Compounding the difficulties in producing stable forms of soluble TNFSF proteins are compromises in bioactivity. As exemplified by FasL, TNF, and CD40L, many of the soluble forms of these proteins lack the full range of stimulatory activities displayed by the membrane forms of these molecules. For FasL, several groups have reported that naturally produced soluble FasL (generated by proteolytic cleavage from the membrane form) has a spectrum of activities that is distinctly different from the membrane form. Soluble FasL induces apoptosis in activated CD4+ T cells but not fresh, resting CD4+ T cells. In contrast, both types of CD4+ T cells are killed by membrane FasL or a recombinant soluble form of FasL (WX 1) that spontaneously aggregates into oligomers larger than a decamer. For TNF, T cell activation through stimulation of TNFR II, the 80 kDa receptor for TNF, is much greater with membrane TNF′ than soluble TNF. However, if soluble TNF is produced as a tagged protein and crosslinked with an antibody against the tag, then it completely mimics the activities of membrane TNF [Schneider, 1998]. Finally, for CD40L, the stimulatory effects of a soluble form of this TNFSF protein are enhanced by crosslinking [Kehry, 1994] and yields an activity similar to membrane CD40L. For example, soluble CD40L-CD8 fusion protein requires crosslinking with a antibody to CD8 in order to drive resting B cells to proliferate to a degree similar to membrane-bound CD40L.). Even more strikingly, although membrane-bound CD40L expressed on baculovirus-transduced SF9 insect cells is a strong B cell stimulus, small vesicles (10-1,500 nm) prepared from the membranes of these cells are less stimulatory. However, ultracentrifugation of these vesicles creates aggregates which have the full activity of the original membrane CD40L protein. This indicates that B cells are more highly stimulated by a large surface of CD40L than they are by a smaller surface expressing this membrane ligand.

Taken together, the above reports suggest that, for some TNFSF/TNFRSF ligand/receptor pairs at least, it is essential to cluster receptors together for full signaling activity. By this interpretation, the efficacy of the membrane forms of FasL, TNF, and CD40L occurs because these ligands can move in the plane of the membrane toward the contact zone with a receptor-bearing responding cell, thereby clustering ligated receptors to form a receptor-dense region of the membrane. This interpretation is further supported by experiments where crosslinking of a soluble TNFSF protein effectively mimics the activity of the membrane form of the protein [Scheider, 1998].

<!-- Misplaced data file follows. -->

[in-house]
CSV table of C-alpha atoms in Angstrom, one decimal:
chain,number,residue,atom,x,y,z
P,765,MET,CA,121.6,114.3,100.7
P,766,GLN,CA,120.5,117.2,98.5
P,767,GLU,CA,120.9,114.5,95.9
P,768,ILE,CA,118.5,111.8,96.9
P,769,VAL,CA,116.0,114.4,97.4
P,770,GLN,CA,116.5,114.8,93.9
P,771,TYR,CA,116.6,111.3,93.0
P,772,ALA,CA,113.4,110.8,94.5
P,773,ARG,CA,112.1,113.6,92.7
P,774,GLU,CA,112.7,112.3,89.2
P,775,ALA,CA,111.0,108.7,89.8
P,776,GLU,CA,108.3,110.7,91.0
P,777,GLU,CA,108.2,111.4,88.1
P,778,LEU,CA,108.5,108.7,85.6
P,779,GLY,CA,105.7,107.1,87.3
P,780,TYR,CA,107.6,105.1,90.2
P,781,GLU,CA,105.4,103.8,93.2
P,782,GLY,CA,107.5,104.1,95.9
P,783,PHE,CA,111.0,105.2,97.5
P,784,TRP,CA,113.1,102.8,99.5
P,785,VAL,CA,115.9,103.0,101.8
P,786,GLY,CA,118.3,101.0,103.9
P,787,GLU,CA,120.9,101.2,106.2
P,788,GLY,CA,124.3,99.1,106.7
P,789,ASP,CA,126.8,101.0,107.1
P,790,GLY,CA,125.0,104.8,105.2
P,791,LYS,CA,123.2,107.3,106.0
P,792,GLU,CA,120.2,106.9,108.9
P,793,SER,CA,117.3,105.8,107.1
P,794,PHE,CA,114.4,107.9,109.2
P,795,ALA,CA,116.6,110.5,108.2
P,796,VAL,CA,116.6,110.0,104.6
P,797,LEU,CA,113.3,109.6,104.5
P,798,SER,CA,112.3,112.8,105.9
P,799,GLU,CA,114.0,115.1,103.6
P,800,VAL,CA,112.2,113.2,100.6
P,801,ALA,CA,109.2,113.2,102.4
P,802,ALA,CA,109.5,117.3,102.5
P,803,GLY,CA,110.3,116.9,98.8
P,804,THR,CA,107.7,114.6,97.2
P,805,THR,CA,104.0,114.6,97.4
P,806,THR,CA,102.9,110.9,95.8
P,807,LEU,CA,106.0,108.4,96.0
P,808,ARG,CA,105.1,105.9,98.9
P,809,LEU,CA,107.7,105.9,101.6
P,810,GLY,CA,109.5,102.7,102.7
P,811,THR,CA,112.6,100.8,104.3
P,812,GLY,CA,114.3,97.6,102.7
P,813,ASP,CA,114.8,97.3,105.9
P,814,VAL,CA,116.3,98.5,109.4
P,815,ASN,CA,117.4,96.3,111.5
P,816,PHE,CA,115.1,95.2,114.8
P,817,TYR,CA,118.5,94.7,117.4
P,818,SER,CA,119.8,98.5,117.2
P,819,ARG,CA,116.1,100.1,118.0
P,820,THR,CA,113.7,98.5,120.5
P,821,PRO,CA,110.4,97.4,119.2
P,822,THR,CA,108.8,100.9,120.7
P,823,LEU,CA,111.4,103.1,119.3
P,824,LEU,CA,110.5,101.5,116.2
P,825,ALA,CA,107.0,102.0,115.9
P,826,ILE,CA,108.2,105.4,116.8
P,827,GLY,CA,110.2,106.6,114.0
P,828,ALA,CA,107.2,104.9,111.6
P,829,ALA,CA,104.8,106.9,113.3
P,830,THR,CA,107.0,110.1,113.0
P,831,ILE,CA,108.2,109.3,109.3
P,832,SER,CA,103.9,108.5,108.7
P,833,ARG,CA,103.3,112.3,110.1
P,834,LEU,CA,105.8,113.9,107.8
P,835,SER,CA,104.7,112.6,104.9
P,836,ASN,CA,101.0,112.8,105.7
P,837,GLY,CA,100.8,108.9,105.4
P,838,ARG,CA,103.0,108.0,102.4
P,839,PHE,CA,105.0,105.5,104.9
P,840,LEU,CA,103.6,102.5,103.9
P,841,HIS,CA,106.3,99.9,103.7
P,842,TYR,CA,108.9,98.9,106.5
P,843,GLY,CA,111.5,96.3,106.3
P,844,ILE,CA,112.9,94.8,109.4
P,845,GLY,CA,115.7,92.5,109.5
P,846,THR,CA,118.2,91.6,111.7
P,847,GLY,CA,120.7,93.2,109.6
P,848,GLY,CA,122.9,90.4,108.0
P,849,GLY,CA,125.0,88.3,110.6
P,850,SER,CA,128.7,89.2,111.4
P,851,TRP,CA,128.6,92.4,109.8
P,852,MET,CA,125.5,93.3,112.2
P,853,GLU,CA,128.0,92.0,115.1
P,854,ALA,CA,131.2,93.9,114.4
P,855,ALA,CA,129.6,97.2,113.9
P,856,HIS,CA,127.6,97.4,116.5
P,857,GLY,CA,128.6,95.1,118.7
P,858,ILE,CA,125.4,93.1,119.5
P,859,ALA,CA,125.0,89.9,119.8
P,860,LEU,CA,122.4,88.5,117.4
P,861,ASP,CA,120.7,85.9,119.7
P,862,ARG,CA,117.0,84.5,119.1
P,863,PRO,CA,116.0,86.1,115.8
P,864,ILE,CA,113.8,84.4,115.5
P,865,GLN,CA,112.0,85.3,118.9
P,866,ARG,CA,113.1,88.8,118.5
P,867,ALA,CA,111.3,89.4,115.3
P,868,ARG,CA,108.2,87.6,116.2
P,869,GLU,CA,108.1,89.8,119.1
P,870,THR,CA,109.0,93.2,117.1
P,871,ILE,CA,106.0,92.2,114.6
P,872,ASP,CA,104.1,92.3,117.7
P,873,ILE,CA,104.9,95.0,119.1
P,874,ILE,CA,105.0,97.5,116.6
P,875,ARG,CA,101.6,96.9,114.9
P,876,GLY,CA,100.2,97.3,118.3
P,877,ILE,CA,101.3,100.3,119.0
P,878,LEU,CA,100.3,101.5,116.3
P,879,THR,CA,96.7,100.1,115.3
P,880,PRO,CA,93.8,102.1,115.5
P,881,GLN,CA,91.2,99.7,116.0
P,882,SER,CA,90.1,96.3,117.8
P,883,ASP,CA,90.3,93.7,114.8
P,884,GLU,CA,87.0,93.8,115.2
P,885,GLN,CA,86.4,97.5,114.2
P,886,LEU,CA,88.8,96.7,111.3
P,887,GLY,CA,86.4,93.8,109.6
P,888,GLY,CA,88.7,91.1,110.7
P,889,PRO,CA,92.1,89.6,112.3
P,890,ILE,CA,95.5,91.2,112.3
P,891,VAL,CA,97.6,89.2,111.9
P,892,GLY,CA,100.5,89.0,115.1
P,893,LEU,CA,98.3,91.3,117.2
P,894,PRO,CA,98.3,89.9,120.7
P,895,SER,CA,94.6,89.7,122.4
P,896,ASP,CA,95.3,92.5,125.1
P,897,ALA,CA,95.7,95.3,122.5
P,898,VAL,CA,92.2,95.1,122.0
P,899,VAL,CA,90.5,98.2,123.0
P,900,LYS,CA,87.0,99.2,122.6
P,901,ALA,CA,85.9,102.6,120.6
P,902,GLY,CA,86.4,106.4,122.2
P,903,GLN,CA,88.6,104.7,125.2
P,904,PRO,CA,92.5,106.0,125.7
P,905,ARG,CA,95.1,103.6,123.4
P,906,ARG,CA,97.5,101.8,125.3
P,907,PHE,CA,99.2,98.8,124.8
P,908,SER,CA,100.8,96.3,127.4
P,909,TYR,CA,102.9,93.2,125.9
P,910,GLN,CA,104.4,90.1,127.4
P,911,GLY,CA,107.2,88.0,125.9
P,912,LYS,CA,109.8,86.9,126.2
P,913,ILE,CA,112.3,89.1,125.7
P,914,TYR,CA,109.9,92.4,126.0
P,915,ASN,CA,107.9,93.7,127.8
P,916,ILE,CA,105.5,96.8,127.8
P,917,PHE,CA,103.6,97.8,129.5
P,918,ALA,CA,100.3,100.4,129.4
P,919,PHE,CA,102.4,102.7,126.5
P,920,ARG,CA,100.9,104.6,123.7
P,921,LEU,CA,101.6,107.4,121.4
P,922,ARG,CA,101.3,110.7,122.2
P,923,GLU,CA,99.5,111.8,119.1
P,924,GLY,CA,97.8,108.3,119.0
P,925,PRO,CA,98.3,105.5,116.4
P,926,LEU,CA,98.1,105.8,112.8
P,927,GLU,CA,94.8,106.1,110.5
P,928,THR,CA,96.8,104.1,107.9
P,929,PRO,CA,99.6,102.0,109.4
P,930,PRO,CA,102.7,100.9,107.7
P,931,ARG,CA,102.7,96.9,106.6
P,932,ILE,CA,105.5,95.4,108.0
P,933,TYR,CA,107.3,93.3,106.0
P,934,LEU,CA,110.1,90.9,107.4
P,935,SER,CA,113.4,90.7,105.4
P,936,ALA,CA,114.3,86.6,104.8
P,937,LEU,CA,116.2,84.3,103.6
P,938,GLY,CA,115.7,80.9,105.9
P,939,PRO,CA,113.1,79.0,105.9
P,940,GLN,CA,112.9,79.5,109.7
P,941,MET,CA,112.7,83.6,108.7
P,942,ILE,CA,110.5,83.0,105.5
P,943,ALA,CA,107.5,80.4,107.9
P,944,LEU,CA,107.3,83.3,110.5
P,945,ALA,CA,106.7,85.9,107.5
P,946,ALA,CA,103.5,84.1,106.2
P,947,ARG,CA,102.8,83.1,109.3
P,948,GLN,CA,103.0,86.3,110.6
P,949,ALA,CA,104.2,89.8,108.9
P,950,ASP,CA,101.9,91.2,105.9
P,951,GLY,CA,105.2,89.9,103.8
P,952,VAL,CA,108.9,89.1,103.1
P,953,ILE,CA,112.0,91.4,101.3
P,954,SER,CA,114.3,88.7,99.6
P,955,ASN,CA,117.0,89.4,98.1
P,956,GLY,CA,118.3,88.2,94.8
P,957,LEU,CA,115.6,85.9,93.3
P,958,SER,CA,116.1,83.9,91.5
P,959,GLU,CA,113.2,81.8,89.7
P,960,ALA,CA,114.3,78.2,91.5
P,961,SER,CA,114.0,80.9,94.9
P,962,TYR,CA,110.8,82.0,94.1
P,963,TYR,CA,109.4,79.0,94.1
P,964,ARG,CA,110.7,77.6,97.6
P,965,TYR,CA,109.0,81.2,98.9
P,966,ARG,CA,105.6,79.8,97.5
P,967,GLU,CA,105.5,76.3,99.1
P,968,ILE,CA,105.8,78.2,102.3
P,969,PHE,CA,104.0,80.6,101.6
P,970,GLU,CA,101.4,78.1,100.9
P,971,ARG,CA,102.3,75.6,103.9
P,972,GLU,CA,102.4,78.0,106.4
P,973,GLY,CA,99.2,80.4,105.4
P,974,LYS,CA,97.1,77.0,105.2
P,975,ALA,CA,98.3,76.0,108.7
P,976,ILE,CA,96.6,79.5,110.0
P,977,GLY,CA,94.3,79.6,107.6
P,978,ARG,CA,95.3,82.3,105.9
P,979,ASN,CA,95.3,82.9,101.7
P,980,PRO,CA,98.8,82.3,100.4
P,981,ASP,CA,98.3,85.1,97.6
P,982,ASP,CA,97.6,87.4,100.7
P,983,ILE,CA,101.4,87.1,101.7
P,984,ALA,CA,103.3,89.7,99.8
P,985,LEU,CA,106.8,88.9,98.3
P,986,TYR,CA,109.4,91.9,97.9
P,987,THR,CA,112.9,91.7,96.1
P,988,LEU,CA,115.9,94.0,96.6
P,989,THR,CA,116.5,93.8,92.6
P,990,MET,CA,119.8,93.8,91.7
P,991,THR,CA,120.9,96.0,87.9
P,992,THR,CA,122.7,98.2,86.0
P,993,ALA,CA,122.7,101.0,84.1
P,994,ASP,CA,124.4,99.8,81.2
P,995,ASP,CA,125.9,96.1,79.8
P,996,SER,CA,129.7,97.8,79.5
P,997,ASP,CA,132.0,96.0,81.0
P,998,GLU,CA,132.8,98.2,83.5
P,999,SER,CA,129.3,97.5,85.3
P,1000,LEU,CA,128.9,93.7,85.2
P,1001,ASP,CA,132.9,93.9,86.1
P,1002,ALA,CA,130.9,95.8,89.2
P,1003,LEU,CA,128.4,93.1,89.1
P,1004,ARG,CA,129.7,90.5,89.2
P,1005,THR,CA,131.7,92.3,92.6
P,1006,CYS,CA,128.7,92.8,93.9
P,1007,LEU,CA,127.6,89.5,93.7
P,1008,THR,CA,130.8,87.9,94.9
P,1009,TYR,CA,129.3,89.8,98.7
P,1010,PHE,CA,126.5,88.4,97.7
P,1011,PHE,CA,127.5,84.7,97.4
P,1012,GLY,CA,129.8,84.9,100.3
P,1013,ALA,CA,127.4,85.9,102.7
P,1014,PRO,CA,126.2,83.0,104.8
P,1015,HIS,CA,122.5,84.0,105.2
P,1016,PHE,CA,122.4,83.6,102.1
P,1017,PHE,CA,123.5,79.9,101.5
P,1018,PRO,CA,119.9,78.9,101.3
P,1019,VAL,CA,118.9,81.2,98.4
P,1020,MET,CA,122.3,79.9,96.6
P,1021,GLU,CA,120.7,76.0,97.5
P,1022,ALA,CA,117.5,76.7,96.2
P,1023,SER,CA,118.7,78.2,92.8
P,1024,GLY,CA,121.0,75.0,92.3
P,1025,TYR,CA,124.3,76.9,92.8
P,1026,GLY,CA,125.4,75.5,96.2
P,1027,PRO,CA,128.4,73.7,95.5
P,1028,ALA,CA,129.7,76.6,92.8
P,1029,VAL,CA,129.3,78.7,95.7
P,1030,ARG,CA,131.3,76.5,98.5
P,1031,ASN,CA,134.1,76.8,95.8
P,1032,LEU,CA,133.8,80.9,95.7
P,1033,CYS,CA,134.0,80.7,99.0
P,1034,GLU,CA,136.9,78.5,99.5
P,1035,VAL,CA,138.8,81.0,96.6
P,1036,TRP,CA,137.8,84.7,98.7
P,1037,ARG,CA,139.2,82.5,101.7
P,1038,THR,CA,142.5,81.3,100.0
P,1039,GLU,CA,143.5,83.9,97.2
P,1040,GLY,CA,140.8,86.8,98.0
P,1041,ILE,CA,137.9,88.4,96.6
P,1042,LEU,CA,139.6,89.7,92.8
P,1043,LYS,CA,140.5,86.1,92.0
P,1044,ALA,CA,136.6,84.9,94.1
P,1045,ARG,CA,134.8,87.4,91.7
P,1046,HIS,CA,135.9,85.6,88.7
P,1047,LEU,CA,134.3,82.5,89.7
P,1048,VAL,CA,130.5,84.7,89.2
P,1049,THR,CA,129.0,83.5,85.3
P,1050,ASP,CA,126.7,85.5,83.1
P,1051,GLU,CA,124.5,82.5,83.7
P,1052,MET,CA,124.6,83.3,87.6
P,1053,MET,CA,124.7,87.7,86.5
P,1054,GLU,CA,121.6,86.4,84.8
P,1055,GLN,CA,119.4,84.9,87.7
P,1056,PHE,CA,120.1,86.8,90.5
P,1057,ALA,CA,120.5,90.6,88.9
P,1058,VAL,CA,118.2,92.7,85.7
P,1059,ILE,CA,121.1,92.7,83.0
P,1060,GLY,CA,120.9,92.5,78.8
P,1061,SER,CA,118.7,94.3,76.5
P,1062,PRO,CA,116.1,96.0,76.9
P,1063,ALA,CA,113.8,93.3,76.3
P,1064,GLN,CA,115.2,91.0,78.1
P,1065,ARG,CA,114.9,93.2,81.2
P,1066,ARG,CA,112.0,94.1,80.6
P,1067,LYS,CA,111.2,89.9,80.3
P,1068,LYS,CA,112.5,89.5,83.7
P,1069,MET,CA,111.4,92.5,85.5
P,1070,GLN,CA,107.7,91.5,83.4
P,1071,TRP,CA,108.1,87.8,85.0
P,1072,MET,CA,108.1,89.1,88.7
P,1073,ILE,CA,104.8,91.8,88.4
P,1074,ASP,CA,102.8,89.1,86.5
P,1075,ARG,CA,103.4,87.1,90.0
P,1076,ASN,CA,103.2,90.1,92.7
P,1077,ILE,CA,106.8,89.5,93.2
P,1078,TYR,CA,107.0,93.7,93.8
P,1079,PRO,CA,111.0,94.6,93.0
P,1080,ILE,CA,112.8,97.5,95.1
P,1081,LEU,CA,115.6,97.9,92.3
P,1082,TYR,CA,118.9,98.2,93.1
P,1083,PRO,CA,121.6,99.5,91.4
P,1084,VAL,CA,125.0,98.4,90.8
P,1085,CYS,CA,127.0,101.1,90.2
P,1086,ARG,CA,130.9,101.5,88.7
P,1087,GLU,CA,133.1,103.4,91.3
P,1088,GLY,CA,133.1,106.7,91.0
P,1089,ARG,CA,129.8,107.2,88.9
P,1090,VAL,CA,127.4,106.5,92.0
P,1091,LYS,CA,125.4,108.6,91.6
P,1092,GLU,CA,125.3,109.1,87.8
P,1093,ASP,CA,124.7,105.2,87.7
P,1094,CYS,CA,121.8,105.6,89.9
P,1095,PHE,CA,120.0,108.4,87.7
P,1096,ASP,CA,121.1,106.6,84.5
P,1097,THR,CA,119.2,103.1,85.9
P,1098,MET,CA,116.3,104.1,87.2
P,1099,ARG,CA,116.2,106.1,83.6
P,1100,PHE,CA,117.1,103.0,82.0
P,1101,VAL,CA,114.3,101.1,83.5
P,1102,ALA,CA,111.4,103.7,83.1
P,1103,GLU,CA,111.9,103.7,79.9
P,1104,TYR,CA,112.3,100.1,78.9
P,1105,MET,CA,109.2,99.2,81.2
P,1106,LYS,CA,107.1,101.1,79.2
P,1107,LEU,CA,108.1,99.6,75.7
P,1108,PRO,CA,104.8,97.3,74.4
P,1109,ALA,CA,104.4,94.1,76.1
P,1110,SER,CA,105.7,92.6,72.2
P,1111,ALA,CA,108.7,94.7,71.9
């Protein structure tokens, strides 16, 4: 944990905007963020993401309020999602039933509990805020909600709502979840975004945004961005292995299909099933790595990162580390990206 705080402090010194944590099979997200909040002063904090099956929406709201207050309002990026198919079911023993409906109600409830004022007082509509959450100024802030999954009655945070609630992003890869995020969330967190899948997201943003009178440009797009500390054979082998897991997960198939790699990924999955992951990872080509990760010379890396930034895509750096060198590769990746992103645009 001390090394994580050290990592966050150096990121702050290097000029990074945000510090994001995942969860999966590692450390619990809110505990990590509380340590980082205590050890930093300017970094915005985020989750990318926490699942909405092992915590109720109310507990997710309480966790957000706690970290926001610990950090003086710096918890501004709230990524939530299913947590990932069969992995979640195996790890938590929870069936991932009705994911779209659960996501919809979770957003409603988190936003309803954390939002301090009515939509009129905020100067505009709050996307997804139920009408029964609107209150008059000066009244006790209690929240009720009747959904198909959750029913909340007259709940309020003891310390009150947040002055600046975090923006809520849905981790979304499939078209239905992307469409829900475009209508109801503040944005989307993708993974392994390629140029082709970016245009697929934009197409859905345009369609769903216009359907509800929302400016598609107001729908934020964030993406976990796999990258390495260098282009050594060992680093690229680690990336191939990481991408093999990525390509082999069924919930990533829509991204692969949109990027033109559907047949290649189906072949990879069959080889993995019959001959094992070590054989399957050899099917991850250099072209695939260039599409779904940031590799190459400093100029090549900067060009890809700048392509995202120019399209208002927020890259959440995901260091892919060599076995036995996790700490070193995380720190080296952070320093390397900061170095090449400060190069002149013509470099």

In all of the above examples, no more than three amino acid chains have been caused to associate together. There is a need to produce multimeric protein molecules where more than three amino acid chains are caused to associate into a single soluble molecular complex. An important example comes from studies of CD40L (also called CD 154 or TNFSF5), which is a member of the TNF family of molecules that are normally expressed as insoluble, cell membrane proteins. It has been shown that soluble homotrimers composed of the extracellular regions of CD40L, TNF, and FasL are not potently active on resting cells that bear receptors for these proteins. However, if these proteins are expressed with a tag on their ends (e.g., the FLAG peptide sequence) and then the trimers are extensively crosslinked using an antibody to FLAG, full activity appears (Schneider et al., J. Exp. Med. 187:1205, 1998). From this, it can be inferred that the soluble single-trimer forms of these molecules does not duplicate the multivalent interactions that normally occur when a receptor-bearing cell comes in contact with the membrane of a cell expressing numerous ligand trimers on its surface. This distinction may be due to a need for receptor clustering for full signaling (Bazzoni and Beutler, N. Engl. J. Med. 334:1717, 1996), which in turn is only possible with a multimeric ligand engaging many receptors at the same time in a localized region of the cell membrane.

SUMMARY OF THE INVENTION